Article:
Putting it simply there was too much membrane about!  Simon explained that when there are heavy rains water flows downhill through the borders towards Big Pool.  This means that several paths become awash and the gravel top doesn’t stay put, but slides off the membrane and washes downhill with the water.  So the task was to remove some of this webbing, allowing better drainage into the soil; and at the same time, tidy and remove the weeds.  Unlike recently at Benthall Hall, there was no machine to sort the gravel, so to save effort and to allow the visiting public to get access again as soon as possible, this meant removing just enough gravel to take up the black underlay beneath and then re-level the top, a wacker-plate would follow.

There were also, we were told, too many bamboo plants for the Gardens team’s liking!  Hence above the Ladies Bath feature, some of the group dug into the dry and hard-baked sandstone soil to remove self-seeding bamboo offshoots.  Thankfully tractor and trailer were on hand to remove the sizeable solid clumps that the pickaxes managed to lever out.

As the tasks were fast being ticked off, additional paths away from the Pool were added to the job list by Simon to keep the Group busy throughout the day. 

With more sun too than was anticipated and after the welcome overnight rains, the gardens at Dudmaston looked at their best. If you’ve not seen them, go check them out! There were beautiful displays of azaleas and rhododendrons in particular in full flower – so it was a delightful spot to work, as well as sit and enjoy the views at lunchtime.

Only as the end of the workday neared did the rain start to fall, which meant a very welcome opportunity for a reviving cuppa and more cake (after the workday leader’s home-made flapjacks for elevenses) – this time, courtesy of the Dudmaston team – indoors at the Gardeners Bothy.  So thanks to all for those. We will certainly be back for more! 


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Workday leader Mags recounts our last pre Easter sunday at Benthall, the second workday of the weekend:

A satisfactory day with a nice bonfire. The turnout was good, despite two events the previous day. Much was said about the previous day’s first aid course, but thankfully none of the skills needed to be put into practice.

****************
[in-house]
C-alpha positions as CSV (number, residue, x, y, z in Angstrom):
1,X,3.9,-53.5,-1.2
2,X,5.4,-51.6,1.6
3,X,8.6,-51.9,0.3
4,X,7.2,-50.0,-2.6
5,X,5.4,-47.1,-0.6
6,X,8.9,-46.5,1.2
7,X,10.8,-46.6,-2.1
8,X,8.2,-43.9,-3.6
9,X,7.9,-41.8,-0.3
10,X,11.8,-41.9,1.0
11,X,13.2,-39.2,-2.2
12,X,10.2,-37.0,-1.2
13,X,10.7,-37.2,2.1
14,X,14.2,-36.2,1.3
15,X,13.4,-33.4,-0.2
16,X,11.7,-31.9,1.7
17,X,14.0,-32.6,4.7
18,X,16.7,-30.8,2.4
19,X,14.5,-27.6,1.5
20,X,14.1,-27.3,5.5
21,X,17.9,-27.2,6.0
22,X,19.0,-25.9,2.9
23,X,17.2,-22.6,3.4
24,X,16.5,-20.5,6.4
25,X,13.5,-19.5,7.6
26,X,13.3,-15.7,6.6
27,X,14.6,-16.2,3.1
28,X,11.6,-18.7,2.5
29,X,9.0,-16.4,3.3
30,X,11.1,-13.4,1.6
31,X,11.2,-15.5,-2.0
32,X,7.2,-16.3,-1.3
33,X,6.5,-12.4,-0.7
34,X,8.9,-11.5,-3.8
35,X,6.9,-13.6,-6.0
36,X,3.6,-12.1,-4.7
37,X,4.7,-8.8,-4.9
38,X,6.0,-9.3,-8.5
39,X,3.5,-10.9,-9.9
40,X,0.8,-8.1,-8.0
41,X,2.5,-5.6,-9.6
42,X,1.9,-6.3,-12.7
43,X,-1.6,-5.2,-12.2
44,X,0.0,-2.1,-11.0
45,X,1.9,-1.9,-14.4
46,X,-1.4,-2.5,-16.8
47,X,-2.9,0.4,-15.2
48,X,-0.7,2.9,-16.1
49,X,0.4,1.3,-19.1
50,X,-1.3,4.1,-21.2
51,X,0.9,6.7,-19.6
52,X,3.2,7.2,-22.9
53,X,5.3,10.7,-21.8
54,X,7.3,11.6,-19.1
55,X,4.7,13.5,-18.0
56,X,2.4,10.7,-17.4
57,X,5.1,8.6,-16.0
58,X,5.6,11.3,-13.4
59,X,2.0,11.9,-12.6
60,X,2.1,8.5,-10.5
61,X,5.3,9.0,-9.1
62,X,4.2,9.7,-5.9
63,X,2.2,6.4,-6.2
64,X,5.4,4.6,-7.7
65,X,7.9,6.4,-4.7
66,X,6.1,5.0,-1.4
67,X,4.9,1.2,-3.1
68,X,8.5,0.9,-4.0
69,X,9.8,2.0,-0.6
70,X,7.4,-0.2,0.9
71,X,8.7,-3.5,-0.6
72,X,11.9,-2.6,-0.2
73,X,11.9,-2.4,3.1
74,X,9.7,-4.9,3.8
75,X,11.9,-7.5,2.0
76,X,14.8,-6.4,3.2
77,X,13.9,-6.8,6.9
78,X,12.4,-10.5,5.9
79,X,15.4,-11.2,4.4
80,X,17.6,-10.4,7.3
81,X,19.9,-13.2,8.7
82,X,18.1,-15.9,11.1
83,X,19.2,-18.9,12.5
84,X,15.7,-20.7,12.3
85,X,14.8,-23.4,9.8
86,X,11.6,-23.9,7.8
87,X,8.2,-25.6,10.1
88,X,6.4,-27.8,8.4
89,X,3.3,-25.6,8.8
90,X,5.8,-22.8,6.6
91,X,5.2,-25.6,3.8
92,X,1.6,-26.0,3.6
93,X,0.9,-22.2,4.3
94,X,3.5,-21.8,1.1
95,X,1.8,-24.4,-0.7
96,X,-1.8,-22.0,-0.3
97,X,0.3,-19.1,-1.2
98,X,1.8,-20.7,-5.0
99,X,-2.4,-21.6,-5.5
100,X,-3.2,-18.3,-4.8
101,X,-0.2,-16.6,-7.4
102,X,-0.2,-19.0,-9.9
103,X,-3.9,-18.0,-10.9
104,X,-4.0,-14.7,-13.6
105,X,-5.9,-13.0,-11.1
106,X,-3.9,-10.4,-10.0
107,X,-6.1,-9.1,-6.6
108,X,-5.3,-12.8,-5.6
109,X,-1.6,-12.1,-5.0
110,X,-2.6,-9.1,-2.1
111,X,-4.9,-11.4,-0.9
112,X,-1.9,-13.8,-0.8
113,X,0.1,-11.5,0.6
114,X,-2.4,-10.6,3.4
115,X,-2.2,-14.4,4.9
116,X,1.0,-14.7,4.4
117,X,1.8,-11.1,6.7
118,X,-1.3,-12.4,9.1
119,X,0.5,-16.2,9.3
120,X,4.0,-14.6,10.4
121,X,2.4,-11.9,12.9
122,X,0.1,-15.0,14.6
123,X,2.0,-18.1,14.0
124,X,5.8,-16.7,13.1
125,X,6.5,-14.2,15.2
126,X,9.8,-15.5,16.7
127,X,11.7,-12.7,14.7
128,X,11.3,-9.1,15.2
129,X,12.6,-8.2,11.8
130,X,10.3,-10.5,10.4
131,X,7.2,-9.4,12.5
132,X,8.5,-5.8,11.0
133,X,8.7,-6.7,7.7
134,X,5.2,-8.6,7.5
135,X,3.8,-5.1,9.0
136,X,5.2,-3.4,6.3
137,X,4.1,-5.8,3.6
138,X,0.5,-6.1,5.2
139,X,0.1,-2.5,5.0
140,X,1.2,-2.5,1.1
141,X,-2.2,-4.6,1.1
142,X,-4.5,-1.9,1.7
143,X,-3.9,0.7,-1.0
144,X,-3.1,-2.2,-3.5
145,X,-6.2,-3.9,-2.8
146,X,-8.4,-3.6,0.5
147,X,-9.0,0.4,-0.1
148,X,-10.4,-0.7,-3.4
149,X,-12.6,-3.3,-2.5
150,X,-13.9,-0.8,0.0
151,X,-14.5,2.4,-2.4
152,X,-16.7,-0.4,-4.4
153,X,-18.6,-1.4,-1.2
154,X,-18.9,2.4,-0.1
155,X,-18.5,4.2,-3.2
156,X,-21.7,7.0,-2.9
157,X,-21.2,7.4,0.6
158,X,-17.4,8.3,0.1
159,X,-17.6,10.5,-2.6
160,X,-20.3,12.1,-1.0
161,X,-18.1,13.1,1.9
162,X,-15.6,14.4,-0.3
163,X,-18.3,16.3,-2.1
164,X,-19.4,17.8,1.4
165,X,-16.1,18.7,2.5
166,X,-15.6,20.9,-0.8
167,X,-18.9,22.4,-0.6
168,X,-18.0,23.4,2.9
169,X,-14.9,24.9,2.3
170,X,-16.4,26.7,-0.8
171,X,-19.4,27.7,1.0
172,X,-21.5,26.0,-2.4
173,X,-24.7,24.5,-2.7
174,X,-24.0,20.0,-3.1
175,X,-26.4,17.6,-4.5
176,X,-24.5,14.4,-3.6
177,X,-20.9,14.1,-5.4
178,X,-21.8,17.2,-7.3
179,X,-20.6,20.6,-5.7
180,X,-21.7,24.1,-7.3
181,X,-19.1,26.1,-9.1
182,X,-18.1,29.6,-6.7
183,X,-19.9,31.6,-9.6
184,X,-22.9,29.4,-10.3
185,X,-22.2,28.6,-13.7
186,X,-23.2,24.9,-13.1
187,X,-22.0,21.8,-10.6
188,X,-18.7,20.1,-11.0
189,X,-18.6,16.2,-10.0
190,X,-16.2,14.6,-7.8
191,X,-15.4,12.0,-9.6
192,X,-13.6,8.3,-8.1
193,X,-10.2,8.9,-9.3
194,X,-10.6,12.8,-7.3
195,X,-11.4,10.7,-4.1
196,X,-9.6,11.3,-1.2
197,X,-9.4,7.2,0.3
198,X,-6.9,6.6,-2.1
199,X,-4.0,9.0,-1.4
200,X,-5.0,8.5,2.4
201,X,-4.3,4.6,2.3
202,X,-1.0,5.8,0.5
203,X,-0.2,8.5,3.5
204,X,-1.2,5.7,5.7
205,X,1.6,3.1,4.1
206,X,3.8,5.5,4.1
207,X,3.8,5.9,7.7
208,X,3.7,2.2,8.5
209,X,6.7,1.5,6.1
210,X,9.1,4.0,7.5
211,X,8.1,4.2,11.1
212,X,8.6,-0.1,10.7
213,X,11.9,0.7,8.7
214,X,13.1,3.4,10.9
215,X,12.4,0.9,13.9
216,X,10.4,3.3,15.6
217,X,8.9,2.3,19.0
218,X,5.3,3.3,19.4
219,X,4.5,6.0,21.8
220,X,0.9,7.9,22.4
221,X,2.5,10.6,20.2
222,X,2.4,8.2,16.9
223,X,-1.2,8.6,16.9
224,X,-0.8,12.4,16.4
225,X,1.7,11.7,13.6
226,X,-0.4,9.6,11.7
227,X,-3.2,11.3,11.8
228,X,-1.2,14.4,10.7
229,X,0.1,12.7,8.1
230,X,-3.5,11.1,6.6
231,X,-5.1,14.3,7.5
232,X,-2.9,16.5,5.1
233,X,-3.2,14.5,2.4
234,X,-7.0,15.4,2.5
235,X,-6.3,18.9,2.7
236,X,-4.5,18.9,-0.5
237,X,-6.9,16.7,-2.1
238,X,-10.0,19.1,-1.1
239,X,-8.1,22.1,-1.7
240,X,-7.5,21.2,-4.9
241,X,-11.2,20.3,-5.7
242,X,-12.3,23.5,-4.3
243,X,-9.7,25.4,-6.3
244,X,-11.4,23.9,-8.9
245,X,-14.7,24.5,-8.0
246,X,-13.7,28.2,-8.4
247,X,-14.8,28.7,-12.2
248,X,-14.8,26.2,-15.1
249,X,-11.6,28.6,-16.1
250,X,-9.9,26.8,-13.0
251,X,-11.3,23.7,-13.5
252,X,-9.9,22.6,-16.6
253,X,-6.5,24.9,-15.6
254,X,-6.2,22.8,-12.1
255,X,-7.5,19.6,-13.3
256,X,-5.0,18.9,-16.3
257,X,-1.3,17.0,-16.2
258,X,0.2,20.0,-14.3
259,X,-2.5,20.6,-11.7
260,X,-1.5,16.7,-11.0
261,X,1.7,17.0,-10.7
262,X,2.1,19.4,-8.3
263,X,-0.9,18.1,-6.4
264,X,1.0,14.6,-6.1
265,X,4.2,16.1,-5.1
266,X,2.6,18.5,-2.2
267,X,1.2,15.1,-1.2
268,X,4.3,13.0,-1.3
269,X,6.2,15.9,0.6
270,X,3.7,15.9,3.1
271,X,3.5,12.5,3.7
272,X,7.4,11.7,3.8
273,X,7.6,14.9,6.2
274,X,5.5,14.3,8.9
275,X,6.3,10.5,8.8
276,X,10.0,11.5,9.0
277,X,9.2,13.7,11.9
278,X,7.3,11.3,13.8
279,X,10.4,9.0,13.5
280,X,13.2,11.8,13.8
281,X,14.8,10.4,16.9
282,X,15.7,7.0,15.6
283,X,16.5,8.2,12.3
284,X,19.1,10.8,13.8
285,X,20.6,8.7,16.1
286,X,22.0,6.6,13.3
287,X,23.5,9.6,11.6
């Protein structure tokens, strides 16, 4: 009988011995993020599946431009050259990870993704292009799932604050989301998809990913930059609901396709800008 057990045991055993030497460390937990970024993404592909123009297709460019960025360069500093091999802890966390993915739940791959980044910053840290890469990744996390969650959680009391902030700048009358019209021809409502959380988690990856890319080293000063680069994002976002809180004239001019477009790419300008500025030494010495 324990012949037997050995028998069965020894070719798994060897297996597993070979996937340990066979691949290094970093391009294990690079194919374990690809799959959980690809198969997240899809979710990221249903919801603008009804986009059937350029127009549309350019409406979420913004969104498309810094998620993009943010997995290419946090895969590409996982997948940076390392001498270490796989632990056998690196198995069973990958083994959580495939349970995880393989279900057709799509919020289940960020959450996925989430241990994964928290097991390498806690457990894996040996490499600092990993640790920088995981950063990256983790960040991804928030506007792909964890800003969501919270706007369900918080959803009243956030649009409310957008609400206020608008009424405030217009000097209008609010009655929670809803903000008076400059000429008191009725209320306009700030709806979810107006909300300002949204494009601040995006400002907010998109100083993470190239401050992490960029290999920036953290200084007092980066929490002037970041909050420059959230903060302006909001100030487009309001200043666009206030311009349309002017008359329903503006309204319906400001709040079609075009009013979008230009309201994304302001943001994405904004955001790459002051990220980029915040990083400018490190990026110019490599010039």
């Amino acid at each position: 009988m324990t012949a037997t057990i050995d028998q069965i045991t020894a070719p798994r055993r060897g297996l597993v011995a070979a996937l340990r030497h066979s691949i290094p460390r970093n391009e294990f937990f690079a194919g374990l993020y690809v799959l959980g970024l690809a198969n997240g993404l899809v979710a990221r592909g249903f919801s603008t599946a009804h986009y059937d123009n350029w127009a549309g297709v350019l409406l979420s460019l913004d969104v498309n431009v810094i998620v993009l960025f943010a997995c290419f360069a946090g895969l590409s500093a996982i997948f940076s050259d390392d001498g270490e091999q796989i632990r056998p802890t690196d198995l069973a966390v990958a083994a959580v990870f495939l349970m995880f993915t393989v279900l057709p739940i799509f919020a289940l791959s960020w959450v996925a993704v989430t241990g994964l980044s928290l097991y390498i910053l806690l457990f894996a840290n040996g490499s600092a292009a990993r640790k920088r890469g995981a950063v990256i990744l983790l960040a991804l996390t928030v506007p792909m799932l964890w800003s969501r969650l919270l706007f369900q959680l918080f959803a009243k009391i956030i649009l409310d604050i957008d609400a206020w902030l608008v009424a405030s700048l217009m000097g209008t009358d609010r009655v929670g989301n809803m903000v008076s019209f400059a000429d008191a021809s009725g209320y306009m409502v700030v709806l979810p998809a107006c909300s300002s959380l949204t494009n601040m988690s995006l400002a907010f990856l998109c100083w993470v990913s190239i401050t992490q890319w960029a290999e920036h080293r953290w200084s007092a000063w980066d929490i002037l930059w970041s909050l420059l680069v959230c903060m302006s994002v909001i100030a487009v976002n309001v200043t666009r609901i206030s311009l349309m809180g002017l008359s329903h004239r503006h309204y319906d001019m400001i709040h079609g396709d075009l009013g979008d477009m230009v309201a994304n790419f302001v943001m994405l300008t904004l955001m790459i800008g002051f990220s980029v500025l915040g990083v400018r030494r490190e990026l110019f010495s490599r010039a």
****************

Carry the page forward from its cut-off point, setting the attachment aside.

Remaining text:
The task list prior to the workday included some gardening tasks, but Nick decided, based on the number of volunteers out for the day to stick to one task – down in the wood, tidying up and burning leftovers from the contractors’ clearance of trees affected by ash dieback. The fire started off (as all our fires do) quite small, but as they say where there’s smoke there’s fire.

The place is a Site of Special Scientific Interest (SSSI) so the site of the fire had been carefully selected. The idea was for it to be ‘small’ (well it looked small from the viewpoint above) and overall it was well controlled.

For cake o’clock the workday leader brought out the mars bar crispie cake. All carefully divided up, in case the group were working across different sites.

With everyone around, Zorba needed little encouragement to help out with the destruction of the brash.

With a large area to clear, the trailer was put into action to bring brash from further afield. Some went directly onto the fire, with other loads being deposited to one side. How we’re expected to keep the fire small when it arrives in this quantities, I don’t know.

So, back to the SSSI. I quizzed Nick, and it’s a site of interest for both “flora and fauna” and its “geology”. Rare flowers (including the birds nest orchid) can be found in the woodland, though not this day. However, despite the heavy contractual work that has been undertaken, a number of interesting plants were found around our work site, including dog violets, wood anemones and toothwort, which grows near hazel.

We achieved a lot and made sure we left the fire is a safe state at the end of the day.

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Saturday’s workday leader Peter starts the weekend’s tales:

SSNTV members had a rare, if not unique choice of three events this weekend. On Saturday six returned to the classroom to obtain a new first aid qualification (let’s hope they never have to put what they learn into practice). At the same time, seven of us descended on Wightwick Manor to try to impress new gardener James with our work ethic. Sunday would be Roman Bank at Wenlock – oops, no correction – trees on the brain,….this time at Benthall Hall, Broseley!

On Saturday James made us welcome, as we were briefed on that day’s task: a repair of the path at the side of the large pool near to the overflow car park.  This had been closed as its condition was too slippery.  Looking at it, James seemed to think we would not complete it in the one day.  Little did he know…..